Housing production in California finally broke through the 200,000-unit barrier in 2004 for the first time since 1989. Even with production at a 15-year high, the state’s home builders still did not build enough new homes and apartments to meet housing needs, the California Building Industry Association reported today.
According to preliminary year-end data compiled by the Construction Industry Research Board, housing starts as measured by building permits totaled 210,527 during 2004, a 7.6 percent increase over 2003. The total includes 150,344 single-family homes (up 8.3 percent from 2003) and 60,183 apartments and condominiums (up 5.7 percent).
To put the numbers into context, 2004 marked only the third time since 1980 that single-family production exceeded 150,000 homes, and was the most housing starts since 1989, when 237,747 building permits were pulled.
“Production of more than 210,000 units is strong evidence of the confidence in the state’s economy as well as the demand for ownership homes and condominiums. We are convinced that, as a state, we could absorb as many as 40,000 more units annually without upsetting the supply/demand balance,” said CBIA Chief Economist Alan Nevin.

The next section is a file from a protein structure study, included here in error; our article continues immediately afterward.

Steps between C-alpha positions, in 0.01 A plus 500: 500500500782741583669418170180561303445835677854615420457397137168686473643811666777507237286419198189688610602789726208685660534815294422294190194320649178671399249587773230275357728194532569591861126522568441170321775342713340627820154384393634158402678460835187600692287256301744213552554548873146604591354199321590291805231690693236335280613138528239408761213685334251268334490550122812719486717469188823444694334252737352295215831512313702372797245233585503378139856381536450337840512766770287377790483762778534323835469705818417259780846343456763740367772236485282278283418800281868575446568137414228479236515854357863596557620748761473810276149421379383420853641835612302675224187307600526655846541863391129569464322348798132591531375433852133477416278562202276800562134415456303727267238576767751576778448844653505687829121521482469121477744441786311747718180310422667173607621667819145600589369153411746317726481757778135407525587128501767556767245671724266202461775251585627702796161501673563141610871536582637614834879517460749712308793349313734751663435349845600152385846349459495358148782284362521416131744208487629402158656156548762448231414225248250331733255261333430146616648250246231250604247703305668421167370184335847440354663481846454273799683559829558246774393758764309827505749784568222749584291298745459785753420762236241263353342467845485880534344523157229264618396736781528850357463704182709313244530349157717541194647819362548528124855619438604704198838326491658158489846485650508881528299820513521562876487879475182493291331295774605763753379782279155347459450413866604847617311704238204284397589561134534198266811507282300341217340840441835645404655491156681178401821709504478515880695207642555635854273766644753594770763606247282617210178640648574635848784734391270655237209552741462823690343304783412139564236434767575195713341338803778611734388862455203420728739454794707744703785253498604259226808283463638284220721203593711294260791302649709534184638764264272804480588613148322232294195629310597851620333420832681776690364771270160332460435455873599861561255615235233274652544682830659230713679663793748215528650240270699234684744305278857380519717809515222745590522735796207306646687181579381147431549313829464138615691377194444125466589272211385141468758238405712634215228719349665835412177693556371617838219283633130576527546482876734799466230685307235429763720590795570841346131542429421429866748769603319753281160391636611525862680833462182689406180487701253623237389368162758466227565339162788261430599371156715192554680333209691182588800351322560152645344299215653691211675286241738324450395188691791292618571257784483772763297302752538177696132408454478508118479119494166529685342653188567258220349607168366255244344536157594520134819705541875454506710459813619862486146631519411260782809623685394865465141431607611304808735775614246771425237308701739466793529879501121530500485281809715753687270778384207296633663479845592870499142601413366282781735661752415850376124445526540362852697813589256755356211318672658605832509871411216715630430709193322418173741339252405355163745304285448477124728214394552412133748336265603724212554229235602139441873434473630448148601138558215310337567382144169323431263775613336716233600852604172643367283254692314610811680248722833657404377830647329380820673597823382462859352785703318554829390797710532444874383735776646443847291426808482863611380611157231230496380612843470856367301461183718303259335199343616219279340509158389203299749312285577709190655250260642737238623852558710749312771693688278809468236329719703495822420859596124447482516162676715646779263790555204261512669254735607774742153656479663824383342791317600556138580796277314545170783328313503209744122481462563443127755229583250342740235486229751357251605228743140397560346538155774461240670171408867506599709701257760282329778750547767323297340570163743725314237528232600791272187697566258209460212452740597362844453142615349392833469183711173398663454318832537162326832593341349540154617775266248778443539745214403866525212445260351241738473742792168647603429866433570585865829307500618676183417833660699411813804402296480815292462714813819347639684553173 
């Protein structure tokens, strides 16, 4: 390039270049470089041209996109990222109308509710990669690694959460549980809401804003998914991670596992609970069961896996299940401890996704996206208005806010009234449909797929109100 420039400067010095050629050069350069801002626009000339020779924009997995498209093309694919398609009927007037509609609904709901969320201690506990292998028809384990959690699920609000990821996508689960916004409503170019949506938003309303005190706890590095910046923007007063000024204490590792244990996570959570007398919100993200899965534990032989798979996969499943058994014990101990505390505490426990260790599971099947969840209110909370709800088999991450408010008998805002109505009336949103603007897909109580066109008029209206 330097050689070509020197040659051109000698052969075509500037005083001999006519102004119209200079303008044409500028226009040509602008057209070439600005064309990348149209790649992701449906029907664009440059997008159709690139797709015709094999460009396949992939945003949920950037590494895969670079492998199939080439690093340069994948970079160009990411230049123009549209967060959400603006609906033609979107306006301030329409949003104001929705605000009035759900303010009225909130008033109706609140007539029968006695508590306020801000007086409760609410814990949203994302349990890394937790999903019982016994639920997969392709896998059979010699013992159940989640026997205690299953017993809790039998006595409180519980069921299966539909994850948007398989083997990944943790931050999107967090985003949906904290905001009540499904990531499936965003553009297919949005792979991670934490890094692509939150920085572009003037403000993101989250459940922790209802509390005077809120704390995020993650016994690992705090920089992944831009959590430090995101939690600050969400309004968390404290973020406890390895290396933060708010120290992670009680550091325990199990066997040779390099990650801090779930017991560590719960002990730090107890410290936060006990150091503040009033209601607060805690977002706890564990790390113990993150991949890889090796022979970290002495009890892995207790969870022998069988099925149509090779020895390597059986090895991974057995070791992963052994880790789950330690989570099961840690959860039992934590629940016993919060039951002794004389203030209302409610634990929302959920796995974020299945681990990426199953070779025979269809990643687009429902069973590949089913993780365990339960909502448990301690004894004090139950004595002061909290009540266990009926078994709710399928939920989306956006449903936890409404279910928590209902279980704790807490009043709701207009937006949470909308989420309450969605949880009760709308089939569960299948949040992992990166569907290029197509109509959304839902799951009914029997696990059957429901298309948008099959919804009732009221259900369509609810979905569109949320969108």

Steve Doyle, 2004 CBIA President and a San Diego homebuilder, said the industry could finally meet the statewide housing need if state and local barriers that restrain production and drive up costs were removed.
“State law all but encourages opponents of housing to try and defeat or at least delay the building of new homes and apartments around the state, both in our cities and in suburban areas,” Doyle said. “These laws need to be reformed to ensure that both the state’s housing needs and the environment are protected.
“In addition, many cities and counties have such cumbersome development plans that it can take years for properties to be properly zoned and permitted to allow new housing to be built, which is why both CBIA and the Schwarzenegger Administration are working on proposals to ensure that every community plan for their next 20 years’ growth needs.
“It’s like the Governor said in his State of the State address this year – the state must eliminate the regulatory and legal hurdles that delay construction and increase the costs of new housing,” Doyle concluded.
During 2004, single-family housing production was greatest in the Inland Empire, Sacramento, Los Angeles, San Diego and Bakersfield.
Multifamily housing production in 2004 was greatest in Los Angeles, Inland Empire, San Diego, Orange County and East Bay.
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